Team Culture: Passion

As I grow as a leader I’m constantly being introduced to new ways of viewing organizational health and stability. It has been a good experience, but I do feel in over my head when reading about business professionals and church leaders and the means by which they’ve achieved balance and efficiency in their organizations. And while reading some blogs, I recently began to ask myself about the sort of leadership team I would like to be involved with. What would make me excited to be there? What would frustrate me? Is there anything (besides gross sin) that would make me want to leave the team? As I considered my own responses, I created a (laundry) list of traits that would provide an exciting work environment and would compell me to invest lots of time and energy over the long-haul. And then I whittled that list down to four things: Passion, Communication, Submission, and Innovation. Today, let me describe my idea of Passion.

“Passion” is defined (in the context I’m using it) as an intense desire or enthusiasm. It’s that feeling when you’ve come alive and you’re excited at the prospect of doing or achieving something that uses your gifts and talents to a greater potential. Passion energizes you to the point that no matter what weaknesses or obstacles stand in your way, there’s no end to the amount of time or energy you’ll invest to succeed.

This kind of passion is a gift from God. He distributes all gifts and chooses how we should use them to His–and our–delight (Jas. 1:17 & 1 Cor. 12:11). We have been called into His service to cultivate the earth, whether it be as pastors or politicians, businessmen or bishops. Everyone has a God-designed calling to impact their spheres of influence so His goodness is made known to all.

This is exactly what Jesus entered into our world to do. He knew that His calling was to make the Father known (Jn. 17:26) and He was sent out on a divinely empowered mission to preach the kingdom and offer salvation to those who would repent and believe (Lk. 4:18-19). Jesus is Passion Incarnate: He is passionate about His Father’s glory and He is passionate about fallen humans being reconciled to God.

Looking to Jesus draws us up into the passionate embrace of the Godhead and inspires us to live our lives as kingdom ambassadors while we seek to connect others to the One who gave all for us. That’s because passion for Jesus always leads to compassion for people (and the significance of the order must not be lost on us).

An effective team at theWELL is expected to live first in pursuit of this passion. Above all efforts to achieve great things, each person involved must know the great achievement of the cross, the passionate endeavor of the Man who went there, and the joy of the Father for His restored family.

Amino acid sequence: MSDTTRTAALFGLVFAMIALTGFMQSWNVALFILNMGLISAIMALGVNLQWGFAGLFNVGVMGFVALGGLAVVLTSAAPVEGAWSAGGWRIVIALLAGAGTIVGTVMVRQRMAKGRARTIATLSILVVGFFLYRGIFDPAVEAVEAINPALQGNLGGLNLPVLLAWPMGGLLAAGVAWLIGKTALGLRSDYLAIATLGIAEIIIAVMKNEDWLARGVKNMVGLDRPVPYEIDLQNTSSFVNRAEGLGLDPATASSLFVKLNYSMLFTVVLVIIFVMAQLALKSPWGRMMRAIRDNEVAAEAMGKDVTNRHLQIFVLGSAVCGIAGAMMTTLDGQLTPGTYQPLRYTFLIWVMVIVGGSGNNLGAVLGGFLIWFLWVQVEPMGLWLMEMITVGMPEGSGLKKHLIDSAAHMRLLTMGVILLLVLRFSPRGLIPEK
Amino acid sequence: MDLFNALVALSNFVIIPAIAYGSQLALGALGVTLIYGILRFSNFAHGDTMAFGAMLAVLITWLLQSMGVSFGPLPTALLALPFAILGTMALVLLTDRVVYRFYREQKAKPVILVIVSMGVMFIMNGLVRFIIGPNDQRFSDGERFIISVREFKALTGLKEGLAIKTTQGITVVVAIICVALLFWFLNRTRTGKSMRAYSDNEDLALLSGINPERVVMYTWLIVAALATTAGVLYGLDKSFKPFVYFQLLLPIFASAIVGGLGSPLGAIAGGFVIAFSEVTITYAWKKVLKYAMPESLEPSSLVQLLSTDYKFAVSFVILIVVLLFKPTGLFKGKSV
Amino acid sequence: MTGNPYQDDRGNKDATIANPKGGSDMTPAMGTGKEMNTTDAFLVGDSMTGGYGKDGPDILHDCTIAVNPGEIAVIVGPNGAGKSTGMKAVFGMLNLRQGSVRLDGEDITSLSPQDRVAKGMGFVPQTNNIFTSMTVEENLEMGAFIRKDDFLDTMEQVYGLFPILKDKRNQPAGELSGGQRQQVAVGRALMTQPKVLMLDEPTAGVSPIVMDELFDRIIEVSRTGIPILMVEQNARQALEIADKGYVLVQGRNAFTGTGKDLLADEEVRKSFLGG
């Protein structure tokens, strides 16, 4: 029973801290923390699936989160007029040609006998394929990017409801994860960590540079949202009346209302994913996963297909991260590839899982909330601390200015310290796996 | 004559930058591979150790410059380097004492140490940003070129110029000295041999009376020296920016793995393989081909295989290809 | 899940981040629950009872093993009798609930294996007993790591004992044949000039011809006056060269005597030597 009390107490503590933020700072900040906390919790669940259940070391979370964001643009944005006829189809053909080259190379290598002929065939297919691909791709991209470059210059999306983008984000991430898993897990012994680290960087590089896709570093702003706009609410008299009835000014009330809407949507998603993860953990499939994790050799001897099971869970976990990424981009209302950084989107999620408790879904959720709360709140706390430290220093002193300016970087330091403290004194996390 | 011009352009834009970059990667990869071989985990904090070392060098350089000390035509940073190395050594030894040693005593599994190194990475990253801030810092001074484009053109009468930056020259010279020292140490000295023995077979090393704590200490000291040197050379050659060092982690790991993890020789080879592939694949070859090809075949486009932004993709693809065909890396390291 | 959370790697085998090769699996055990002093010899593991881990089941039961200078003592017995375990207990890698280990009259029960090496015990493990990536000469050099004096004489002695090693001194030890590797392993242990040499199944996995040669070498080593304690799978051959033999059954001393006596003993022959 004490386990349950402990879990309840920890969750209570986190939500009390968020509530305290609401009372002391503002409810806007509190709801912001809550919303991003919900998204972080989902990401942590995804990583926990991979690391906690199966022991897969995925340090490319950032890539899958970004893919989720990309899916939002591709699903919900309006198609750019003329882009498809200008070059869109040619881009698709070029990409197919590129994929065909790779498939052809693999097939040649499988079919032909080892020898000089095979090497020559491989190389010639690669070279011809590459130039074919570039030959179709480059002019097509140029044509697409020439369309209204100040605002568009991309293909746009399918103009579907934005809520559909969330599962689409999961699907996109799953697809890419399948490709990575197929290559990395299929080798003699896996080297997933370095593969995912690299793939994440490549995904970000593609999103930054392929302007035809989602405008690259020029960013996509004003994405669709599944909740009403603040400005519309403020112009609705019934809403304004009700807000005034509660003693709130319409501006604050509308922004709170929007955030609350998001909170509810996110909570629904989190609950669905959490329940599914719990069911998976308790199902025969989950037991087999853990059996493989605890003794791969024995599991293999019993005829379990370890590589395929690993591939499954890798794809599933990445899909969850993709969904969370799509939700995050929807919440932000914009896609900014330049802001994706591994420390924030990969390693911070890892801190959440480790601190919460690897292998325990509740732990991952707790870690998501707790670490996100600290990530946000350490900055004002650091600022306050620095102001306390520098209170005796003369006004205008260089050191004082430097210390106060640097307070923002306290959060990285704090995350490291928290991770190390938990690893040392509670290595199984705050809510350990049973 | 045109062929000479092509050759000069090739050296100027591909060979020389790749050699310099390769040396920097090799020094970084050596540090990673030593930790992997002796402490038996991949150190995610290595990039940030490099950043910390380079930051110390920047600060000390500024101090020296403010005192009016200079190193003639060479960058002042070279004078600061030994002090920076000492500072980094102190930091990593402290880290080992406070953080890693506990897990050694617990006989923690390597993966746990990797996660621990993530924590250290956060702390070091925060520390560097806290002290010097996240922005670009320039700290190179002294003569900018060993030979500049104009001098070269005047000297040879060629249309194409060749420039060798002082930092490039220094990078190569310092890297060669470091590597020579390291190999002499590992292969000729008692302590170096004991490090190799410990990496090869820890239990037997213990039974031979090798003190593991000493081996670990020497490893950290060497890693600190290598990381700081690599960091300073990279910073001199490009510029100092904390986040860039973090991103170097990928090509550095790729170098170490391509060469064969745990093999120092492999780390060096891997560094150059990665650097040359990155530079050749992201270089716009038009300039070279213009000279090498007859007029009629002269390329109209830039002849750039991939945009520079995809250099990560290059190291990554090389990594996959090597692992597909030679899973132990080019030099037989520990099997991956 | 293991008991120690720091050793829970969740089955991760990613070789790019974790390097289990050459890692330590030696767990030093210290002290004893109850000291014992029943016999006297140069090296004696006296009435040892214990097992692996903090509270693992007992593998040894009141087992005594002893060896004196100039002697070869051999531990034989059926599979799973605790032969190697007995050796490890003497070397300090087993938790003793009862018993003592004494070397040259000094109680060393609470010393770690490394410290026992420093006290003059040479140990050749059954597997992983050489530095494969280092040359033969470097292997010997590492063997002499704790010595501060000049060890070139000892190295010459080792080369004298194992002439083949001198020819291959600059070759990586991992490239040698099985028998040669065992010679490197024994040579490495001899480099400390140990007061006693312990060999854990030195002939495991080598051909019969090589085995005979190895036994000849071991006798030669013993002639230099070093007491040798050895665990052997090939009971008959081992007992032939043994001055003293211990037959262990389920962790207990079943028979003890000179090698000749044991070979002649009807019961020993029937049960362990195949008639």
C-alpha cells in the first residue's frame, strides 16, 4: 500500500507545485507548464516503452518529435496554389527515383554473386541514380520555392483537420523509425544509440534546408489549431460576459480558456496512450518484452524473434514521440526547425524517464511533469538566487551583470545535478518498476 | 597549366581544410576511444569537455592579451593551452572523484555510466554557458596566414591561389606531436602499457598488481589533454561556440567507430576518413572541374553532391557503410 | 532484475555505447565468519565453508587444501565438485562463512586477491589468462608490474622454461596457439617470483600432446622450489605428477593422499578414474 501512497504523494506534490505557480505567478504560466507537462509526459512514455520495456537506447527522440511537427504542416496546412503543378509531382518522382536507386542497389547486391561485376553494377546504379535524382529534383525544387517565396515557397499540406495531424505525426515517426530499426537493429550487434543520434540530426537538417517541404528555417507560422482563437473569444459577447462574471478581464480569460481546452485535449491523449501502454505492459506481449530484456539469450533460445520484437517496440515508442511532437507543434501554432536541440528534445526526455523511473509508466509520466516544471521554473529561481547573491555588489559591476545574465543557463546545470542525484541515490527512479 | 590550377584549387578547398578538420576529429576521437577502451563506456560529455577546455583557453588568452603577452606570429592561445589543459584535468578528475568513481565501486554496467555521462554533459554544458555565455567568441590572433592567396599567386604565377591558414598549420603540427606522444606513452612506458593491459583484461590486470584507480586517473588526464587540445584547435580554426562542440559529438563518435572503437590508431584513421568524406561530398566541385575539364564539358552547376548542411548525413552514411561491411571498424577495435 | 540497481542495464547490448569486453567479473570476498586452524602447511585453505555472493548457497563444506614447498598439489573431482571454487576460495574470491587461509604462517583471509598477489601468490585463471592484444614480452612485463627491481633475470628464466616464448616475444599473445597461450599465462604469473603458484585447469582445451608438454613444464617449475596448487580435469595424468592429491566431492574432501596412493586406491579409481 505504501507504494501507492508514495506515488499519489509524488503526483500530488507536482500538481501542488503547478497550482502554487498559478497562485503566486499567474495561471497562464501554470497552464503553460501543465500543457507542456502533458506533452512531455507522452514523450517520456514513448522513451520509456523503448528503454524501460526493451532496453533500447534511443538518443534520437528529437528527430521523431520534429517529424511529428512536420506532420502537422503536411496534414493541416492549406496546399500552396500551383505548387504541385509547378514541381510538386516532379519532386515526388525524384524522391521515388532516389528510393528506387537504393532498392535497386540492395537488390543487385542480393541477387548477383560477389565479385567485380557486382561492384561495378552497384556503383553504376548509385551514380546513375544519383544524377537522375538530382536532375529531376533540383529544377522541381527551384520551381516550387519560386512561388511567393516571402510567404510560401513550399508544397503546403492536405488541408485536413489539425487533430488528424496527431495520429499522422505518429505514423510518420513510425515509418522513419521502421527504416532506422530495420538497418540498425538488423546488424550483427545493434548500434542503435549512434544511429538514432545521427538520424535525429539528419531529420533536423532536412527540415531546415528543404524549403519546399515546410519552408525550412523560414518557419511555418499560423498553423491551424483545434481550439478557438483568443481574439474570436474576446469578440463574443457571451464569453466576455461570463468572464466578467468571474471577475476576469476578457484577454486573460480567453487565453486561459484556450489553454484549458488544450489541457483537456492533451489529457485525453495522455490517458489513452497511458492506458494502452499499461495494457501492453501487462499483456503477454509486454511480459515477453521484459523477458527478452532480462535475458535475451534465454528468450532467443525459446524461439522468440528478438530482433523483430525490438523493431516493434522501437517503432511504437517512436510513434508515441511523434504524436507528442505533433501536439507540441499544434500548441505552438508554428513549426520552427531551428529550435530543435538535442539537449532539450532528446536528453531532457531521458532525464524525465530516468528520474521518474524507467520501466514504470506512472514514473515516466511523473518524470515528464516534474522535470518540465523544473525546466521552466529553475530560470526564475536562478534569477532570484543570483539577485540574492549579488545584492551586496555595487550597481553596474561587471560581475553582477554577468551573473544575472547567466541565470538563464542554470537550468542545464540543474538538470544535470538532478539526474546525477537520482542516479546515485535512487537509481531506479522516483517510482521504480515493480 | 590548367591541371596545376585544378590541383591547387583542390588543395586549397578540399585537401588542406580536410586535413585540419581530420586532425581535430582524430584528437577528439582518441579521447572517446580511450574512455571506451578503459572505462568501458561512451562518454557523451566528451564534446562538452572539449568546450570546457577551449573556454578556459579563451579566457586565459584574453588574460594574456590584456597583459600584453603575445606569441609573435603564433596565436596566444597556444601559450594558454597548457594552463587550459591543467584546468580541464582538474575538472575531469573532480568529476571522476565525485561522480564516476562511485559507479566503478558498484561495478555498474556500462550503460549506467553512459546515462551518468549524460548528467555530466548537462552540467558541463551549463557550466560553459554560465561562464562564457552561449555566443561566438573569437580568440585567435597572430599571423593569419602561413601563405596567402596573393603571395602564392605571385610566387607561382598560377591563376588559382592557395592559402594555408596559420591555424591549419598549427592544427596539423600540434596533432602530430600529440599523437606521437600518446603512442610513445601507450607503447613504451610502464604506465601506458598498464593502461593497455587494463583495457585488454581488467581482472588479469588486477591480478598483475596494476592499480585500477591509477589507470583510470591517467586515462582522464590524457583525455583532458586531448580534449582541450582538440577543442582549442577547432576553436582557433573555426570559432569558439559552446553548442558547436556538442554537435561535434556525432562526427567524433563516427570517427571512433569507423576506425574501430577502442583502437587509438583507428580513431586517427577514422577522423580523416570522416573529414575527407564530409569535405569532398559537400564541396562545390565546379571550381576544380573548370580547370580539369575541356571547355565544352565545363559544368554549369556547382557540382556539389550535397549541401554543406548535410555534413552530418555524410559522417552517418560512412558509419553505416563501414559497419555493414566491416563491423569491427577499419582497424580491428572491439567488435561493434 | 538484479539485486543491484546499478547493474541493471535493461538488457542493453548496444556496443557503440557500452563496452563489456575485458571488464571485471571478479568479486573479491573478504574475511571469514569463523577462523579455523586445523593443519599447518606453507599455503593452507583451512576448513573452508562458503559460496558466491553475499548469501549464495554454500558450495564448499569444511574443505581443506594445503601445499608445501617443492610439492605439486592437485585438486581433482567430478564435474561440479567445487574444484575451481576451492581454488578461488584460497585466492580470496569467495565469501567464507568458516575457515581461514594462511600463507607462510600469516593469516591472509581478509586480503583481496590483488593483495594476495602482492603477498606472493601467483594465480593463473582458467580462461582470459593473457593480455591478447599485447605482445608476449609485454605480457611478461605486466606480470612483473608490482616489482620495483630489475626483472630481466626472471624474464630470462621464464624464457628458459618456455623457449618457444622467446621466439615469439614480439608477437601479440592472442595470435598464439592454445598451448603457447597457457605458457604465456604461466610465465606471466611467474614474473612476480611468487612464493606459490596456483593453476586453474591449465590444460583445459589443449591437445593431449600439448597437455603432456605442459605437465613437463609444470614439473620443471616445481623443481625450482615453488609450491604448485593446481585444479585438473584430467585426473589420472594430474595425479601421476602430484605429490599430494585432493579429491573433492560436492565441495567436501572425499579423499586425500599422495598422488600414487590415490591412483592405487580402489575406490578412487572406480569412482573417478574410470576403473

I envision a team of leaders in our community who are abandoned in their search for more of God. They order their lives so they can go deeper in Him, which means they are budgeting their time and their money so it has maximum impact and effectiveness. They don’t just experience God on Sundays, but they are overflowing with the revelation they have in the Word. They watch videos, listen to podcasts, go to Bible studies, show up early, and leave late simply because they want to know and experience more. Their prayer lives are evident in the way they carry themselves–how they talk to and treat others, the humility they walk in, the compassion they have for the lost. Their self-restraint is not an empty legalism, but a passionate pursuit of the God-Man that baffles the onlooker. Their hearts are broken for the downtrodden and less fortunate as they live as missionaries sent to their own culture. The team models servanthood by shepharding the flock as if they were their own children. They are full of the Spirit as they look for the miraculous invasion of the kingdom of God upon the earth. They live lives of great faith, but don’t broadcast any achievement, save for the cross of Christ.

A man named Howard Thurman once said, “Don’t ask yourself what the world needs. Ask yourself what makes you come alive and then go do that. Because what the world needs is people who have come alive.” Indeed it does.

1 comment

Leave a Reply

Fill in your details below or click an icon to log in: Logo

You are commenting using your account. Log Out /  Change )

Google+ photo

You are commenting using your Google+ account. Log Out /  Change )

Twitter picture

You are commenting using your Twitter account. Log Out /  Change )

Facebook photo

You are commenting using your Facebook account. Log Out /  Change )

Connecting to %s

%d bloggers like this: